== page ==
In his book One Crowded Hour, Tim Bowden writes about a small war in Borneo in 1964. The nations of Indonesia and Malaysia got into a shouting match that turned into a shooting match. Because of treaty relations, a group of Gurkhas from Nepal were sent to aid the Malaysians. Not long after they arrived, they were asked if they would be willing to jump into combat in a surprise attack. Because they were not trained as paratroopers they had the right to refuse.
The Gurkhas usually agreed to do anything they were asked, but this time they said no. The next day, one of their leaders came to the high command and reported that they had met and reconsidered and would make the jump but only under certain conditions. First, the land had to be soft and marshy. The officer replied that the jump was to be in the jungle, so that would not be a problem. Second, the planes would have to fly as slow as possible and not over a hundred feet above the ground. The officer replied that the planes always flew very low, but the hundred feet would be a problem. At that height, the parachutes would not have time to open. When the officer said that, the Gurkha leader smiled and said, “Parachutes? You never said anything about parachutes. Of course, we’ll do it.”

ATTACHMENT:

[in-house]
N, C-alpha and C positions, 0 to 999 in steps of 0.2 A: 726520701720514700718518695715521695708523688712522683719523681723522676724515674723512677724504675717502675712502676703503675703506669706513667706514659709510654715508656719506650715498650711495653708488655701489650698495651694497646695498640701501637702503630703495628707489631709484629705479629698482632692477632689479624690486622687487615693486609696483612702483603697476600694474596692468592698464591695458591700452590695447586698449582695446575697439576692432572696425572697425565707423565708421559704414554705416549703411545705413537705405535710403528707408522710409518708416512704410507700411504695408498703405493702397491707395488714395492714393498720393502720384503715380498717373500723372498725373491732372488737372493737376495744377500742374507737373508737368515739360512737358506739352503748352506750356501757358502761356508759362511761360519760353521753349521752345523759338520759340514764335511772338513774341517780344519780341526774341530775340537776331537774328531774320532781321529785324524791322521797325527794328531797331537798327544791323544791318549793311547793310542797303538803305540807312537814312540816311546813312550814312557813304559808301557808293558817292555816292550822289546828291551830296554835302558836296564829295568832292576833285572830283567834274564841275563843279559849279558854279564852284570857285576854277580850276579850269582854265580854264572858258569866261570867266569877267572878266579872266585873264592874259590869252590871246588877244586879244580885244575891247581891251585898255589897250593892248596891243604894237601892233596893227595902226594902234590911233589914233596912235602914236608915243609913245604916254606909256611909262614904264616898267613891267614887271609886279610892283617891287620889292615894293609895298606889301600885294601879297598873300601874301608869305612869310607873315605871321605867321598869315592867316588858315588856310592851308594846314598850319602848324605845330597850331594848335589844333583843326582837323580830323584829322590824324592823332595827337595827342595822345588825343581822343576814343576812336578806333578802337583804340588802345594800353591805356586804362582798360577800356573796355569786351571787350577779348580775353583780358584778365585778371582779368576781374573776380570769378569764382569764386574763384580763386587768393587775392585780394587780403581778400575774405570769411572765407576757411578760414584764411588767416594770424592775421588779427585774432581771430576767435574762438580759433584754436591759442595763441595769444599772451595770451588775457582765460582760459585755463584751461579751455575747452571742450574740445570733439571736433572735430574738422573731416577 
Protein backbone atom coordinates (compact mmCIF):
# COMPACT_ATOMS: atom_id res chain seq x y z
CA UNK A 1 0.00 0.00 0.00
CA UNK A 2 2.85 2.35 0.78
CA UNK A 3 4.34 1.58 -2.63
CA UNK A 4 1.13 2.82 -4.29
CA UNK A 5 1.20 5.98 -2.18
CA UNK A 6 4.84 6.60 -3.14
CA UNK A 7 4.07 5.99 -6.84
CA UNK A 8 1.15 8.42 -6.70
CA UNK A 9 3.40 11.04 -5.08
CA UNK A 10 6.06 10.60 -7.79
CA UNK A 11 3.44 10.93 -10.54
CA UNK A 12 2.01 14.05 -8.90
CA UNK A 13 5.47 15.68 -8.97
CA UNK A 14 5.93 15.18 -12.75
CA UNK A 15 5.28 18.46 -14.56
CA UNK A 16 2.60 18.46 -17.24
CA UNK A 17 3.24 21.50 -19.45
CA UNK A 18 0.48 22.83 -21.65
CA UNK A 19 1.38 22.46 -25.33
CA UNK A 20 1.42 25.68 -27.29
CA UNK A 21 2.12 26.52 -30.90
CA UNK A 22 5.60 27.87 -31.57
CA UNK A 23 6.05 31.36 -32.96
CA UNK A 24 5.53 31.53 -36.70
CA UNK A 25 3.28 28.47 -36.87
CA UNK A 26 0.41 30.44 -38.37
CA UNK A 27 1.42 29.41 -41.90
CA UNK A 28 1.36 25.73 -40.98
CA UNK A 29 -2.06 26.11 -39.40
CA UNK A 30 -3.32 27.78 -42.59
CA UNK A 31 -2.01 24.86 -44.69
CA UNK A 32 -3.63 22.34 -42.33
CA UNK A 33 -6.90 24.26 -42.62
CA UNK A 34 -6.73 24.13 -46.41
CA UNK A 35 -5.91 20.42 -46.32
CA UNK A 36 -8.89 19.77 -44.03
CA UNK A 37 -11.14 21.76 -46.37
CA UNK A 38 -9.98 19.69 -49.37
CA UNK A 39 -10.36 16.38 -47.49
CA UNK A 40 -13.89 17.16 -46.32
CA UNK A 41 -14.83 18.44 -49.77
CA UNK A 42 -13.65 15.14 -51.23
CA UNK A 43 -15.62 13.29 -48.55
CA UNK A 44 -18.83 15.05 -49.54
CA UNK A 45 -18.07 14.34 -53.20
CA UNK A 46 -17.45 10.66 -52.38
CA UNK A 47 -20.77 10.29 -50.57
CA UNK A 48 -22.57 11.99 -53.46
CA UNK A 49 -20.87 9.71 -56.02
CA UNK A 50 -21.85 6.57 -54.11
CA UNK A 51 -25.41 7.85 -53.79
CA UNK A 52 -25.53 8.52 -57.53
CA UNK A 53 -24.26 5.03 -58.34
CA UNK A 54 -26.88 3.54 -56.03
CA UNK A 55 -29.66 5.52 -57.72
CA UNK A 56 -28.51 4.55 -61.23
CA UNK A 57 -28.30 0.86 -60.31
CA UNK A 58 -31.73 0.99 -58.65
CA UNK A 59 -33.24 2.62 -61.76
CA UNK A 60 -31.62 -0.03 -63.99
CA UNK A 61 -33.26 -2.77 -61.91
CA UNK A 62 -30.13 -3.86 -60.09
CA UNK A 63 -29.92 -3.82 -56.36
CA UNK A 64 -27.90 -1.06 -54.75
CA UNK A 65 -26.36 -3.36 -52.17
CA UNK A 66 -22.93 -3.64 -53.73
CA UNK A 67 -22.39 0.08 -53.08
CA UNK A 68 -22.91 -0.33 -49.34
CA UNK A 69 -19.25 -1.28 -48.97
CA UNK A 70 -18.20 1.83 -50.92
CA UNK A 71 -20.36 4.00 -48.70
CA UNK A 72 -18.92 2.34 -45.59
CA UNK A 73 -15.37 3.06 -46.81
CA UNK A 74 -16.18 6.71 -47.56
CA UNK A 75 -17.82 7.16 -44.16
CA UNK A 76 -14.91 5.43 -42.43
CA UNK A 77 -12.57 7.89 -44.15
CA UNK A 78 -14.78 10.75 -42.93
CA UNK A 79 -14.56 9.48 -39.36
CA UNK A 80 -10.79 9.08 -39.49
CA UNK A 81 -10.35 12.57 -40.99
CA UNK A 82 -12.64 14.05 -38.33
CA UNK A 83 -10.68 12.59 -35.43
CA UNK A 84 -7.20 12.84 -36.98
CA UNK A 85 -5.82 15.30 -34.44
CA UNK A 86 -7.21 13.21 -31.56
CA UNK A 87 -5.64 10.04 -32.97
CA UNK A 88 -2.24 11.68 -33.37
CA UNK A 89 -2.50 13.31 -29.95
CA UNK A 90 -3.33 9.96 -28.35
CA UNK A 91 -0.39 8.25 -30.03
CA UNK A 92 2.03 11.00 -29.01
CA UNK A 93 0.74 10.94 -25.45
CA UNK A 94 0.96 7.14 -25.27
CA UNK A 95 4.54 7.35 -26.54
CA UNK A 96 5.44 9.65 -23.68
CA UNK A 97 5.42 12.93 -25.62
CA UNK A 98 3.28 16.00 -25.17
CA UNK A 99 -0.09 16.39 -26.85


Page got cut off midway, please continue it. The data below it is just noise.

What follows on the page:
(Borrowed from an article by Delmer Chilton in The Living Lutheran, Aug 2017)
A presupposition is something assumed or taken for granted without empirical verification. Dangerous. Very dangerous simply because the actual fact(s) could be diametrically contrary to what one supposes. To wit, the Gurkha example above. Or thinking someone hates you when not a cell in their body feels that way. Or attempting to cross a rickety, old bridge thinking, that’ll easily hold up my Hummer.
On the old TV show Dragnet, police detective Jack Webb would interview witnesses with the words: Just the facts, mam; just the facts. It’s always good to check, and double-check, what the facts really are. It could save a lot of time, trouble, misunderstanding . . . or even lives.